Go ahead and access your nfsen website, and on the Profiles pulldown, select “New Profile …”. In the creation dialog, give the profile whatever title you like; I went with the generic title of “IPv6”. If you want to add it to a group or make one for it, do as you please. I left that alone so I’d have it as a readily available profile to view. Select all the sources, or at least the ones you KNOW have IPv6 configured on as well as possible traffic (hosts, peers, transits, etc.). In the filter option, simply put: inet6

Save the profile, wait a while for data to get newly collected, and your graphs should start populating with delicious IPv6 flow information.

Today is World IPv6 Launch Day!

After the success of last year’s World IPv6 Day, where success was measured with little to no problems reported, World IPv6 Launch Day has arrived! For a while major players like Google and Facebook had been white-listing their AAAA records to specific ISP recursive nameservers. This meant you had to query one of those in order to see IPv6 entries for their websites. Now that white-listing has been removed and all properly operating recursive nameservers will now serve up these records. They aren’t the only companies participating of course! Take a look at this list to see whom else signed up to promote their enabling of IPv6. Want some stats, take a look at the following:

But what does this mean to the non-techies out there? It is meant to be a passive change. You shouldn’t notice much in the way of interruptions. Perhaps your ISP will have a shorter route to a destination over IPv6, and you might get what you are trying to access a tiny bit quicker. If you like video/chat applications, this will soon mean that you’ll be able to have proper end-to-end communication between your machine/application and someone remotely. No more NAT to muddle connections. If XBOX and similar console devices migrate, you could actually have more than one in the household online at the same time and not get mangled because of IPv4 NAT!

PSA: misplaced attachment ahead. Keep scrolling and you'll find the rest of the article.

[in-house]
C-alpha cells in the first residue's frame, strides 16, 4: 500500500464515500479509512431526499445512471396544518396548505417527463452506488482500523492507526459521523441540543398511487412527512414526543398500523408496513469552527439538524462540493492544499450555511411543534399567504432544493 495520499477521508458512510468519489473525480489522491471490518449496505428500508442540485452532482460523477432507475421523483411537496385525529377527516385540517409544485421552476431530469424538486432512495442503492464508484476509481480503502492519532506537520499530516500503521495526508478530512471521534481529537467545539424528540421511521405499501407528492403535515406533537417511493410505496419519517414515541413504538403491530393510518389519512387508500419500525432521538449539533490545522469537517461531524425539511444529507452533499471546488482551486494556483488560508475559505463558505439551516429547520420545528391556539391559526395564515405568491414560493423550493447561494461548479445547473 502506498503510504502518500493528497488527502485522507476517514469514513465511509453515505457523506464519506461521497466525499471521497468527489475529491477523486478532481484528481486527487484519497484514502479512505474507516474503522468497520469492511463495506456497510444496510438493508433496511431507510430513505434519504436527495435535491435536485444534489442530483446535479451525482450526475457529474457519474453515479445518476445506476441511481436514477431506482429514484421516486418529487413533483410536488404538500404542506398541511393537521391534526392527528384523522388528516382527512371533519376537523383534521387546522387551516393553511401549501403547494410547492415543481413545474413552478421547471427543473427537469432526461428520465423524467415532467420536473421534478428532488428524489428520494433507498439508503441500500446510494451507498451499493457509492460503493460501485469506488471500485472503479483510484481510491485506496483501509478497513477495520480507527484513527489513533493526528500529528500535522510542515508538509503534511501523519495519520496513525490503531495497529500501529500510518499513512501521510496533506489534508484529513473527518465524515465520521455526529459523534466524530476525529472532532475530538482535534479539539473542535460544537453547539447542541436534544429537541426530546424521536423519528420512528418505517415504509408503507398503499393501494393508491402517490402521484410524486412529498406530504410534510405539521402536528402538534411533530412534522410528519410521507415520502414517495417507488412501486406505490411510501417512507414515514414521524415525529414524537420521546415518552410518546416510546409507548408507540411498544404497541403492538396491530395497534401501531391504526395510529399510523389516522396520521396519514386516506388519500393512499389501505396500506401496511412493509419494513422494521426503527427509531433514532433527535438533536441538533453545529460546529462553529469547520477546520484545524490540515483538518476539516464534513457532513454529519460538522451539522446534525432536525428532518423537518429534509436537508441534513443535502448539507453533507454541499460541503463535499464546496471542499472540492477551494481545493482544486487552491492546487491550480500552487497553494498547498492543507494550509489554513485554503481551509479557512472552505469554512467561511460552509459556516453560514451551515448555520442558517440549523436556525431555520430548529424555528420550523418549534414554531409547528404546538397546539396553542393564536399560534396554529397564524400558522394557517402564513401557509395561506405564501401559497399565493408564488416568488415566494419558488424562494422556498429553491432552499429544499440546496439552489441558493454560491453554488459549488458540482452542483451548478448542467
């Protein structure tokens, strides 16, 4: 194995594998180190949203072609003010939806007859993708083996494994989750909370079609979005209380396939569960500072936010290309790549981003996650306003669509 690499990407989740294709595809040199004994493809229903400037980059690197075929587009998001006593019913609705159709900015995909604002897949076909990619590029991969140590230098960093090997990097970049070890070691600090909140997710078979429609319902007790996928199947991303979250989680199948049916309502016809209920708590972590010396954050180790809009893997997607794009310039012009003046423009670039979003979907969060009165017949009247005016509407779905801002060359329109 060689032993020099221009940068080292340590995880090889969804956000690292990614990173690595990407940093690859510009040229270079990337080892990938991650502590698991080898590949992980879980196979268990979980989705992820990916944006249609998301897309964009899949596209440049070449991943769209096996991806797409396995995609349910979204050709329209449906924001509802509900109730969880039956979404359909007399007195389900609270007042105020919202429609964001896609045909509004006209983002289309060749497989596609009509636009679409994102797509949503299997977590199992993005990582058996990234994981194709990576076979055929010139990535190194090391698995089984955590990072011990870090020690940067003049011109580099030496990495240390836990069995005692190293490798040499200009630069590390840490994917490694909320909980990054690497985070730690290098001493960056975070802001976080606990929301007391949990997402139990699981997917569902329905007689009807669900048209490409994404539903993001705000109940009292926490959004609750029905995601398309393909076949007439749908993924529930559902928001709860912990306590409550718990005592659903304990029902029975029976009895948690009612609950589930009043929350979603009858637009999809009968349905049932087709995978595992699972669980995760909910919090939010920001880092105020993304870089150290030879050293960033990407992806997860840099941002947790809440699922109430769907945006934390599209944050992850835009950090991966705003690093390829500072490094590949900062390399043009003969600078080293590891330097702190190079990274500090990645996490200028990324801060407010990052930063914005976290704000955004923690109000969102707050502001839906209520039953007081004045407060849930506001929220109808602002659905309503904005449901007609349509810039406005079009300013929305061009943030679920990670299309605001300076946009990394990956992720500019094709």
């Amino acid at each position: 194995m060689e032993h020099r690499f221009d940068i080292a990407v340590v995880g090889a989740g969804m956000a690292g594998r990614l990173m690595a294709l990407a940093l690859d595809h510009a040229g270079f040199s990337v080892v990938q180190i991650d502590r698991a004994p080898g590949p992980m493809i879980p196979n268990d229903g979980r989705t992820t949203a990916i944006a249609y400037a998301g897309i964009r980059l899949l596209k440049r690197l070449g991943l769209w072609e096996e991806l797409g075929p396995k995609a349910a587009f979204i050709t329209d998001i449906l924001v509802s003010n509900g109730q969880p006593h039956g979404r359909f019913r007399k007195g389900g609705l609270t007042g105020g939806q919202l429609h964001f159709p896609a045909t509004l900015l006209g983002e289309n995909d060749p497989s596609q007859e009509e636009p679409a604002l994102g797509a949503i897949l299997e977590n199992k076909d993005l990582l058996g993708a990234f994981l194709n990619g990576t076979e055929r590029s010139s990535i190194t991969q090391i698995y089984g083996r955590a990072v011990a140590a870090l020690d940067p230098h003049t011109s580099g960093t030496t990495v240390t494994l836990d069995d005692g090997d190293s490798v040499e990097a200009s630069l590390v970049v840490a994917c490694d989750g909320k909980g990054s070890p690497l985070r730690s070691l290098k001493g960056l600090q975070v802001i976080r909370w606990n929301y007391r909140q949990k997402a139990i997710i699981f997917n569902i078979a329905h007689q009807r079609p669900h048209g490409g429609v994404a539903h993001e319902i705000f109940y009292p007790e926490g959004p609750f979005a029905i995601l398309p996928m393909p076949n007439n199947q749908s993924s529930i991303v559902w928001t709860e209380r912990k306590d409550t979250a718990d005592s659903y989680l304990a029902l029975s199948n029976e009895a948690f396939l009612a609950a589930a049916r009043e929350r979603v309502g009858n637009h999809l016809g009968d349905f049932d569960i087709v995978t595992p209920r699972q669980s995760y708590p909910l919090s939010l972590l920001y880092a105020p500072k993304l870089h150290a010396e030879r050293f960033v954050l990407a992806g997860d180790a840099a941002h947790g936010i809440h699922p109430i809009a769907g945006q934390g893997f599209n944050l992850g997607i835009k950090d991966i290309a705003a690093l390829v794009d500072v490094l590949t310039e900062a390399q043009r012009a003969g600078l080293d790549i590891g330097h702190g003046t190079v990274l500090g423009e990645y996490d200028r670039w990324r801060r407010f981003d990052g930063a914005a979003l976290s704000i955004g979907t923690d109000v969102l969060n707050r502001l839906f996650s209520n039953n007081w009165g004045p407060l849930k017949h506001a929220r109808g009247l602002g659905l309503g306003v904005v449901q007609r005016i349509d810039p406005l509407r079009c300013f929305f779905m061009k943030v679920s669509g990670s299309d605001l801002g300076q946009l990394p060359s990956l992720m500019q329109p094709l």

IPv6 and Google Analytics

So rather than rely on Webalizer 2.23 with proper IPv6 parsing support (yet all addresses end up being designated as sourcing from Montenegro?), I’m trying out Google Analytics. One of the first things I noticed is that all IPv6 hits/views end up being listed as “(not set)”. Since I control and access my logs I can get specifics, however I’d like a little more detail.

That is when I happened upon the APNIC Labs IPv6 Capability Tracker. Just had to follow their directions for adding the JS code, with some minor tweaks to work with my Google Analytics WP plugin. Now I’m seeing a bit more detail on the types of IPv6 visitors exactly how APNIC Labs promised 😀 Still need to read up on “events” to figure out what the negative values I’m seeing mean.